When an ambulatory TV news unit live broadcasts the embarrassing defeat of a police battalion by five bank robbers in a ballistic showdown, the credibility of the police force drops to a nadir. While on a separate investigation in a run-down building, detective Cheung discovers the hideout of the robbers. Cheung and his men have also entered the building, getting ready to take their foes out any minute. Meanwhile, in order to beat the media at its own game, Inspector Rebecca decides to turn the stakeout into a breaking news show. –IMDb
Following his directorial debut with the 1980 period martial arts fantasy The Enigmatic Case, To’s career came to something of an apex in the late 1980s thanks to such memorable action films as The Big Heat and tender, personal dramas like All About Ah-Long (the latter of which landed star Chow Yun-Fat a Best Actor award at the 1990 Hong Kong Film Awards). After taking the helm for such memorable action films as The Heroic Trio and directing Stephen Chow in such films as Justice, My Foot and Mad Monk in the early ‘90s, To moved into producing with the creation of independent film company Milky Way Films, a company which yielded such popular Hong Kong action efforts as Nai-hoi Yau’s The Longest Nite and Expect the Unexpected. Though To’s production company was indeed a success, his career behind the camera was in need of some rejuvenation, an issue which he readily addressed with the release of his highly praised 1999 crime drama The Mission.
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The commentary on the media is just a little inconsistent, but the bravura filmmaking more than makes up for its minimal thematic hiccups. The opening sequence is, of course, filmmaking of a kind no one else can touch, but the brief, warm-but-funny scene of the robbers and their hostages sitting down for a meal before the climax is no less original and striking.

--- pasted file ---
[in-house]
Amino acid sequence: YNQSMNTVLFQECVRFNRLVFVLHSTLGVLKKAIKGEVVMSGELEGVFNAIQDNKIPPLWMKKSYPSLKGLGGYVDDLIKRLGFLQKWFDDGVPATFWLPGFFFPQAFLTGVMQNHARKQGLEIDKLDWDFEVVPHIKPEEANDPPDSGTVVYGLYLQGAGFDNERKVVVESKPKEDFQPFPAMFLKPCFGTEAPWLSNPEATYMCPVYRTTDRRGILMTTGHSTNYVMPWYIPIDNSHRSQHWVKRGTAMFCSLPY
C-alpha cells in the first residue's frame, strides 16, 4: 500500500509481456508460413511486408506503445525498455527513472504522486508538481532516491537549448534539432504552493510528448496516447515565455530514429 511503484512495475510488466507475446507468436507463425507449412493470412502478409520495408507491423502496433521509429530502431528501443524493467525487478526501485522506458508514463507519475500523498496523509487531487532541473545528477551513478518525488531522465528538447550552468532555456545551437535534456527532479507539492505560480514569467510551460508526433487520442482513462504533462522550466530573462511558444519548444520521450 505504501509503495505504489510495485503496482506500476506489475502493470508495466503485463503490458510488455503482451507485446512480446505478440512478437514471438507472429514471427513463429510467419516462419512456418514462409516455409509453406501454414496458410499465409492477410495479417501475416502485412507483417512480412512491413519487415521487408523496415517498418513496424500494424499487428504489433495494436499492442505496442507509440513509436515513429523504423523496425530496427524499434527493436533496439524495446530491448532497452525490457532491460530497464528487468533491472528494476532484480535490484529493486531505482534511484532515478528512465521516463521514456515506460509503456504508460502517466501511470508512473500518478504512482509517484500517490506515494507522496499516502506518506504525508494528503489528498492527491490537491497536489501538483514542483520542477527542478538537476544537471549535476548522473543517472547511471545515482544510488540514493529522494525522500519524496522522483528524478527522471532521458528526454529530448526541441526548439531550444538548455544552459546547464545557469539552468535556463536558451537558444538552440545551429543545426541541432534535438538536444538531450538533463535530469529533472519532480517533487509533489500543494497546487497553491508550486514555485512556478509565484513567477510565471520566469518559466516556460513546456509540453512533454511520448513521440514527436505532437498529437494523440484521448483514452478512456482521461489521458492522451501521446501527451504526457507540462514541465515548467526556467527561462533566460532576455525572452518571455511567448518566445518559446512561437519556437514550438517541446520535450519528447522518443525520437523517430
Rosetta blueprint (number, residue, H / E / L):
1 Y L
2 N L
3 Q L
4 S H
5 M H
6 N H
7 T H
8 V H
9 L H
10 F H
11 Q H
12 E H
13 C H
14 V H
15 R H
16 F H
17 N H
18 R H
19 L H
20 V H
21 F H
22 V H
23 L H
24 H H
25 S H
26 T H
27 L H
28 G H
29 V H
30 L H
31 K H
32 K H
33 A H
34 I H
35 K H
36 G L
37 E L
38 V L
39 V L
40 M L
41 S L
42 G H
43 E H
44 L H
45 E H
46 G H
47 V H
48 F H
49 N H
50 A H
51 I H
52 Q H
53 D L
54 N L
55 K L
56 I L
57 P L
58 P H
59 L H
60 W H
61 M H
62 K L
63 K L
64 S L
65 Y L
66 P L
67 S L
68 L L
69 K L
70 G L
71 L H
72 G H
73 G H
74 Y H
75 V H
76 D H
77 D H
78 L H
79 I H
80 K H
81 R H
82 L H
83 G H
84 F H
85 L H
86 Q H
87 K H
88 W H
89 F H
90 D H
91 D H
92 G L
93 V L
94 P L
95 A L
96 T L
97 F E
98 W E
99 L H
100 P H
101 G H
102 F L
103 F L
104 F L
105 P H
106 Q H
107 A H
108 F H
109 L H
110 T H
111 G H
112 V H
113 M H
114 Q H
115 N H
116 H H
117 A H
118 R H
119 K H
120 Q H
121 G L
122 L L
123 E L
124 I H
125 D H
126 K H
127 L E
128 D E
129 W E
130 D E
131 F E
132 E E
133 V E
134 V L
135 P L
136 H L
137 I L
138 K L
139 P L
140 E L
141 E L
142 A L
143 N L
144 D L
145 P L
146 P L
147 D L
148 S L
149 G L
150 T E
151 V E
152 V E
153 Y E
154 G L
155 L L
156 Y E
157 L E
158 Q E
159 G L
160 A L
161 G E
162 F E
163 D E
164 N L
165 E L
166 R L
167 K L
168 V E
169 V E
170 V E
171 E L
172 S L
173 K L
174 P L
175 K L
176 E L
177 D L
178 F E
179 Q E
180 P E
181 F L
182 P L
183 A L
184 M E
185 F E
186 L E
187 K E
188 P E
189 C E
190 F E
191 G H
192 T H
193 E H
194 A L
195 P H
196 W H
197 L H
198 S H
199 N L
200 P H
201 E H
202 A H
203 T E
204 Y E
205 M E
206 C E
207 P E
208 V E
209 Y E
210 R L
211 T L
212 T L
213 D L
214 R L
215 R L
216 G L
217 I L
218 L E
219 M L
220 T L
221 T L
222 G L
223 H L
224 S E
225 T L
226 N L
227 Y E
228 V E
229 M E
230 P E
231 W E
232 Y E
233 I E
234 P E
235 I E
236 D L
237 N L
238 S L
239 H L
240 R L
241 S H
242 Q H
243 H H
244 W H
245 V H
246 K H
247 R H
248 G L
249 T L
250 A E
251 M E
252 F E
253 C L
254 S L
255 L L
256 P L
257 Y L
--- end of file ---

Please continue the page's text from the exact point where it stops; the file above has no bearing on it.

This picture is slightly more uneven than we're used to from Johnnie To. The social media angle in the film, with webcams and YouTube playing a part in a tense hostage situation, isn't explored with enough depth and has not aged well. Fortunately, the saving grace of "Breaking News" is the peerless action direction, including a bravado opening crane shot that goes on for a solid 7 minutes without cutting - all while cops and robbers are engaged in a massive shootout. And the scene in which two hardened killers take a break to prepare their 'last supper' in the kitchen is classic Johnnie To.
As an overall film, probably closer to 3/5, but I give it a 4/5 because of To just absolutely putting all other action directors to shame with that opening sequence. A very good film overall, but far more interesting for To's technical prowess than the story.